Fuel Emissions From Marine Vessels Remain a Global Concern
New study examines tradeoff among fuel switching and emission control policies
Marine vessels are no longer resting in a safe harbor.
The forecast for clear skies and smooth sailing for oceanic vessels has been impeded by worldwide concerns of their significant contributions to air pollution and greenhouse gas emissions that impact the Earth’s climate.
A new study by professors James Winebrake and James Corbett examines “Emission Tradeoffs among Alternative Marine Fuels: Total Fuel Cycle Analysis of Residual Oil, Marine Gas Oil, and Marine Diesel Oil,” in a recent issue of Journal of the Air & Waste Management Association.
According to Winebrake, professor and chair of the Department of Science, Technology and Society/Public Policy at Rochester Institute of Technology, and Corbett, associate professor in the College of Marine and Earth Studies at the University of Delaware, reducing fuel sulfur content is an essential component of any strategy aimed at reducing sulfur oxide emissions from marine vessels—especially since global concerns have caused policy makers to accelerate the introduction of emission control technologies and cleaner fuels into the international marine sector. These tactics aim to improve air quality and human health and mitigate climate change.
“Cleaner fuels are expected to reduce sulfur and particulate emissions, however, greenhouse gas (GHG) emissions may increase because of the additional refining energy required to produce these fuels—residual oil, marine gas oil and marine diesel oil,” Winebrake explains. “Our study provides a total fuel cycle emissions analysis to help quantify these emissions tradeoffs.”
In the study, Winebrake and Corbett applied a jointly developed model called the Total Energy and Emissions Analysis for Marine Systems (TEAMS) model, which was developed to explore what are called “upstream” emissions associated with fuel production and distribution. Using the model, the authors demonstrated that although cleaner fuels increase GHG emissions during their production, they reduce GHG emissions during vessel operation, creating almost a net zero GHG impact.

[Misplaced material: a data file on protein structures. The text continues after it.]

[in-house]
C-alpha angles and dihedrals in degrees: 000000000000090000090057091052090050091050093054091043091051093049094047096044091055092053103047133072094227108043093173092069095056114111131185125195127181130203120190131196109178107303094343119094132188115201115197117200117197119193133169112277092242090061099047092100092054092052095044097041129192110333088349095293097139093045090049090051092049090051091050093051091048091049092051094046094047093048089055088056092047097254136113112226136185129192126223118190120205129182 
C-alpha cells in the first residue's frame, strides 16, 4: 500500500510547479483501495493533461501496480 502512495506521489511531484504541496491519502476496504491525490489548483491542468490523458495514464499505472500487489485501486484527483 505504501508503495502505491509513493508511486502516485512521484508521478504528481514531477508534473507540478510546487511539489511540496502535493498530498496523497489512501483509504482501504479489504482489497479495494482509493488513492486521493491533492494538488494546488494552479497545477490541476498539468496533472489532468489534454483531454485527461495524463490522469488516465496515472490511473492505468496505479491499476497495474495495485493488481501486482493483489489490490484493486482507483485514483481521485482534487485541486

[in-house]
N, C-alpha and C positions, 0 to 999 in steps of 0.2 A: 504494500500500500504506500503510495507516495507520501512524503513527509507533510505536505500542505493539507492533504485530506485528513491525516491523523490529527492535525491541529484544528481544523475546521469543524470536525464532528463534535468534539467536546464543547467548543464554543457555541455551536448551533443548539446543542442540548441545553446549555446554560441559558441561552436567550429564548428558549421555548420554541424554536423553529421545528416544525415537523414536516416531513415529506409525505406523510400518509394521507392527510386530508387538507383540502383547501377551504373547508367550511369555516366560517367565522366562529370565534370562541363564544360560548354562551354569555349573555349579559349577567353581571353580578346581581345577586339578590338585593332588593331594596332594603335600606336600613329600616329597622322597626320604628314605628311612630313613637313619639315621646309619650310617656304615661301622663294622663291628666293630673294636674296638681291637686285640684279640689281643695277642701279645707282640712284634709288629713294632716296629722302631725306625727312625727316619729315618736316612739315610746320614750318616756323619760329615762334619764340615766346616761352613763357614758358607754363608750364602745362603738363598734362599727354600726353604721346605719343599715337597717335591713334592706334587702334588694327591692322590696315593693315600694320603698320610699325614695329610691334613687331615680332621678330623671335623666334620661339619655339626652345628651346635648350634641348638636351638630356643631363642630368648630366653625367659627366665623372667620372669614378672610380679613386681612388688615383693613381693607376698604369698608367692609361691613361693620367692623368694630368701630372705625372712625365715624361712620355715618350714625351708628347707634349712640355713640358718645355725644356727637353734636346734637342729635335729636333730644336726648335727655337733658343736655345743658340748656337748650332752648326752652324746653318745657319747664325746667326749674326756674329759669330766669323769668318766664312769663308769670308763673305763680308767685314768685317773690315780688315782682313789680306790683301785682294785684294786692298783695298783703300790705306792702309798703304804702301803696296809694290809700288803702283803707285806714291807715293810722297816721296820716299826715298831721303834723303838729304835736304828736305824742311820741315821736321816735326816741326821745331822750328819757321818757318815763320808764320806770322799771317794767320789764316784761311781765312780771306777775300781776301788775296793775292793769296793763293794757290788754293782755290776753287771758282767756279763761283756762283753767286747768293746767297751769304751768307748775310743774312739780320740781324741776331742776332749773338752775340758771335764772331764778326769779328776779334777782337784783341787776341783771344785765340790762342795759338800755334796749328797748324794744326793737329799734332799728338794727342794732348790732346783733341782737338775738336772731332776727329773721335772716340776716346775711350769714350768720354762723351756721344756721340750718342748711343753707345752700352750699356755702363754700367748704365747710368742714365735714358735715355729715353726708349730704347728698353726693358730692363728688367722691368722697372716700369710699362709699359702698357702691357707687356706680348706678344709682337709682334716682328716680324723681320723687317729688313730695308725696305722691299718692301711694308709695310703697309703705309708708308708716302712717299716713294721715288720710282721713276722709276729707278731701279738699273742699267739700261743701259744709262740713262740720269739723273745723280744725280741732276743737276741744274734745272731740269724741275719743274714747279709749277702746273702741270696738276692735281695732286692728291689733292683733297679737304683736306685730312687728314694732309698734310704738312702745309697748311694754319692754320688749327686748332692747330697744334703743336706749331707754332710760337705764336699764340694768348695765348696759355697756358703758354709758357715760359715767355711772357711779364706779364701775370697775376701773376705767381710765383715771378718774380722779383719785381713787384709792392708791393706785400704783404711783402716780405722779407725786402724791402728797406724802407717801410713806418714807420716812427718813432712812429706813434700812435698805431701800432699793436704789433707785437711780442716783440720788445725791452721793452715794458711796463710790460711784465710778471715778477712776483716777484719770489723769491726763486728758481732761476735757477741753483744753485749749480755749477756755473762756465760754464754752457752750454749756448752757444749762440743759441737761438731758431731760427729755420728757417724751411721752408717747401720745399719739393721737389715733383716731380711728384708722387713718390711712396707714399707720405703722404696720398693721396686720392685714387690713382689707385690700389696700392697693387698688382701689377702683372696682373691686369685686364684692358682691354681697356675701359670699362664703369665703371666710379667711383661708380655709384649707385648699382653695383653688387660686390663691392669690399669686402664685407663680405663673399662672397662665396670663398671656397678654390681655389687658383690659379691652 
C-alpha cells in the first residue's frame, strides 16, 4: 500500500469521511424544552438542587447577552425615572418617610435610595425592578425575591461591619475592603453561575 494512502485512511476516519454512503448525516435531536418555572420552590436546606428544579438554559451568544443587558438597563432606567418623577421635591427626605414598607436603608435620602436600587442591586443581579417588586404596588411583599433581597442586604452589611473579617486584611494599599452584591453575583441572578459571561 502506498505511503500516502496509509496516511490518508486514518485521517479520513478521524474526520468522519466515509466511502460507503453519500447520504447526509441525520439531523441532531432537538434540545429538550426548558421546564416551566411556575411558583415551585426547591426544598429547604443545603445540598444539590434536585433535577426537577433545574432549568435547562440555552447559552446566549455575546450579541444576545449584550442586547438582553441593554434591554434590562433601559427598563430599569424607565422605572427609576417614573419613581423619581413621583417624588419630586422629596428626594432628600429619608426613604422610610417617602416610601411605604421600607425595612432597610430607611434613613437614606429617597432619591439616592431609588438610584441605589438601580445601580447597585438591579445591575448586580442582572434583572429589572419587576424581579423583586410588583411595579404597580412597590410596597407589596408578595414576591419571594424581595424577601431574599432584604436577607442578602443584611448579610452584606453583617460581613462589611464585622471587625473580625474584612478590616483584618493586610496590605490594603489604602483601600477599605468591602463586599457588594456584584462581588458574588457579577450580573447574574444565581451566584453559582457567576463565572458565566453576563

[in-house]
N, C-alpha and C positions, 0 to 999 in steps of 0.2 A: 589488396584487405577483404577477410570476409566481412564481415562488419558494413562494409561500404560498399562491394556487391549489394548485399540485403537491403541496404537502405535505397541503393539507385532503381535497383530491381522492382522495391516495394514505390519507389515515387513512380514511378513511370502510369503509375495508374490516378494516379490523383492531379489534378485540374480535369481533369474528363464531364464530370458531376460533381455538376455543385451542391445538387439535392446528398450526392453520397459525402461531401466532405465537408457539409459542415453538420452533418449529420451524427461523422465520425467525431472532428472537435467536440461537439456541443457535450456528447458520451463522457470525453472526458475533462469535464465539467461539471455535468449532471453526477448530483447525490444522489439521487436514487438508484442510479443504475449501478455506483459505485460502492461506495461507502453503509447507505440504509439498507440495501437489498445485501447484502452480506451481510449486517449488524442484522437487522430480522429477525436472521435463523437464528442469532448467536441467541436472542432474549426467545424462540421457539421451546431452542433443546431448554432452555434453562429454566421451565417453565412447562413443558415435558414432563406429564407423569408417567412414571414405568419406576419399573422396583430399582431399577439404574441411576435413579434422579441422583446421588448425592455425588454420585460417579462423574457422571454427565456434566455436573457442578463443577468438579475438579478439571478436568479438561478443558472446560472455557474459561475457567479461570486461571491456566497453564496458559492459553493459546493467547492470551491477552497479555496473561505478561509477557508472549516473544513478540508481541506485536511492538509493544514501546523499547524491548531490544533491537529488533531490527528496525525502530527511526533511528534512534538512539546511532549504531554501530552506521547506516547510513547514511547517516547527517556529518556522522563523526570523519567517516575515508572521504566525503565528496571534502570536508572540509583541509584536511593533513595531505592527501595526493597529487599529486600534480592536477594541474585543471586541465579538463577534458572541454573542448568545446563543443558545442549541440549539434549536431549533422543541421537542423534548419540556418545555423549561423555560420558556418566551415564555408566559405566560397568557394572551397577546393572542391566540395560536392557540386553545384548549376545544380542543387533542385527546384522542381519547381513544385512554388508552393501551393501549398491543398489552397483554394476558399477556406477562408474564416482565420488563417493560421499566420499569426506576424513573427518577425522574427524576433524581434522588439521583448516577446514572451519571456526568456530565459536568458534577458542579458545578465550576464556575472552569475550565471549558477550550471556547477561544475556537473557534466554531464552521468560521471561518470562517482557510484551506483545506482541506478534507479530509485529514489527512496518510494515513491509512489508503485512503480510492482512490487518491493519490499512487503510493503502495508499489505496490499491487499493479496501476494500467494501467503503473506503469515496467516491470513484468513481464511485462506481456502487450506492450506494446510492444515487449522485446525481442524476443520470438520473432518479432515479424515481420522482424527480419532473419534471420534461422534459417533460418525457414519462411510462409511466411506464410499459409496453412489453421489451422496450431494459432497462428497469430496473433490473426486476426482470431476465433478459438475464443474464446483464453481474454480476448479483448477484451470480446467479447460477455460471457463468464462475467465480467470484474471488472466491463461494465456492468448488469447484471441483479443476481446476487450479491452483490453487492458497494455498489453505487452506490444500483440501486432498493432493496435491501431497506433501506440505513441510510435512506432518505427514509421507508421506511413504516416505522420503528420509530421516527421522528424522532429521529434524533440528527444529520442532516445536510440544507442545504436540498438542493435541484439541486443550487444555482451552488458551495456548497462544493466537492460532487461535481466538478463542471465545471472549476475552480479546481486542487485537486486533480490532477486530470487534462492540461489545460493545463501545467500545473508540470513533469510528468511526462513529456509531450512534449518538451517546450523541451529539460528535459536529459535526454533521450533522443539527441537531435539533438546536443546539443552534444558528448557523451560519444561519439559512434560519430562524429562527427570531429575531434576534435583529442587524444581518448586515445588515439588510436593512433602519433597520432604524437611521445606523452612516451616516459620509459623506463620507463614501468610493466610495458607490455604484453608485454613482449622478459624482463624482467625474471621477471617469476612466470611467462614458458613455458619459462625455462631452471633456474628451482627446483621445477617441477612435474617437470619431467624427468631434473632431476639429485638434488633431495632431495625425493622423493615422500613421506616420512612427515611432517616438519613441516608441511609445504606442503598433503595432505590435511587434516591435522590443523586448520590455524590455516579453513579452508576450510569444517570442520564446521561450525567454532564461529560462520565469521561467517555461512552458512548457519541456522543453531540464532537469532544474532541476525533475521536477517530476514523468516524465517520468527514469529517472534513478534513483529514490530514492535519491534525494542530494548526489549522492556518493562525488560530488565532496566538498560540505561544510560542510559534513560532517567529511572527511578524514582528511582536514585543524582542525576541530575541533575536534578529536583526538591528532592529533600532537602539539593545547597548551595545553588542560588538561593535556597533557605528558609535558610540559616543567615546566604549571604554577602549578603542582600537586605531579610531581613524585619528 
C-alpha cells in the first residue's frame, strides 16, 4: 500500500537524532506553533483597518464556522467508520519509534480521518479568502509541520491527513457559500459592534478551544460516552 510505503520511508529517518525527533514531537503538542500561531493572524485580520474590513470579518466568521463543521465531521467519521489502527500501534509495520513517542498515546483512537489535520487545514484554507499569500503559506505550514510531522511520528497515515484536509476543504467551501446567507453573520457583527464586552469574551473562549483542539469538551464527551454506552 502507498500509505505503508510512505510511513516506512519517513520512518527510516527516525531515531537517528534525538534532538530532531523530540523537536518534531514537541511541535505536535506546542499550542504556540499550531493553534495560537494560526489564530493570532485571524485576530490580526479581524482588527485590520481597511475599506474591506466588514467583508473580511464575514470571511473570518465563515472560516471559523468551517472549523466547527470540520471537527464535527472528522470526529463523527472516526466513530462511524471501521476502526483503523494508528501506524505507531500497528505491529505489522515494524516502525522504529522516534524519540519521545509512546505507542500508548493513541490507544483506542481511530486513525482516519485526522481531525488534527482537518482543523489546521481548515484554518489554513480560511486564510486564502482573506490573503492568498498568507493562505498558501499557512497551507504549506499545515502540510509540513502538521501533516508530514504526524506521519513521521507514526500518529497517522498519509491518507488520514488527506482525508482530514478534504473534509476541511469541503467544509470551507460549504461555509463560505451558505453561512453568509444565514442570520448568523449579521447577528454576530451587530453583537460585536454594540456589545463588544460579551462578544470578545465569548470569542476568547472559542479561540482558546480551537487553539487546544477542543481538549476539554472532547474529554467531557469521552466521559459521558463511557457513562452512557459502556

This result was counter to claims by the petroleum industry—which suggested that the use of cleaner fuels in the marine sector would exacerbate green house GHG problems.
“Given that the GHG impacts associated with cleaner fuels are almost nil, and given the tremendous advantages of these fuels with respect to other pollutants, policies that encourage cleaner fuels seem warranted,” explains Winebrake, who also published a paper last year with Corbett demonstrating significant premature human mortality across the globe due to emissions from ships.
“The global shipping sector is one of the last unregulated emissions sources, and our study will provide useful information to the ongoing international debate surrounding cleaner marine fuels.”
For more information about the fuel emissions study, contact James Winebrake at email@example.com.
March 17, 2019
RIT heads to Game Developers Conference 2019
More than 100 RIT students, faculty, alumni and staff are visiting San Francisco this week to attend Game Developers Conference 2019, the world’s largest professional gaming industry event of the year. The RIT MAGIC Spell Studios booth is displaying four games created at RIT.
March 15, 2019
Data science community to gather at RIT for regional DataFest hackathon March 29-31
Teams of three to five students will have 48 hours to mine a complex data set pertaining to a real-world problem. Teams will test their statistical analytic and data science skills to find the best solution.
March 13, 2019
RIT Associate Professor Suzanne O’Handley nationally recognized for mentorship
RIT Associate Professor Suzanne O’Handley has been selected by the Council on Undergraduate Research and the Goldwater Scholarship Foundation as the 2019 CUR-Goldwater Scholars Faculty Mentor Awardee. O’Handley, a faculty member in RIT’s School of Chemistry and Materials Science, was chosen from 10 finalists for her considerable achievements as a dynamic scholar, teacher and mentor.
March 13, 2019
New research unlocking the secrets of how languages change
New research is helping scientists around the world understand what drives language change, especially when languages are in their infancy. The results will shed light on how the limitations of the human brain change language and provide an understanding of the complex interaction between languages and the human beings who use them.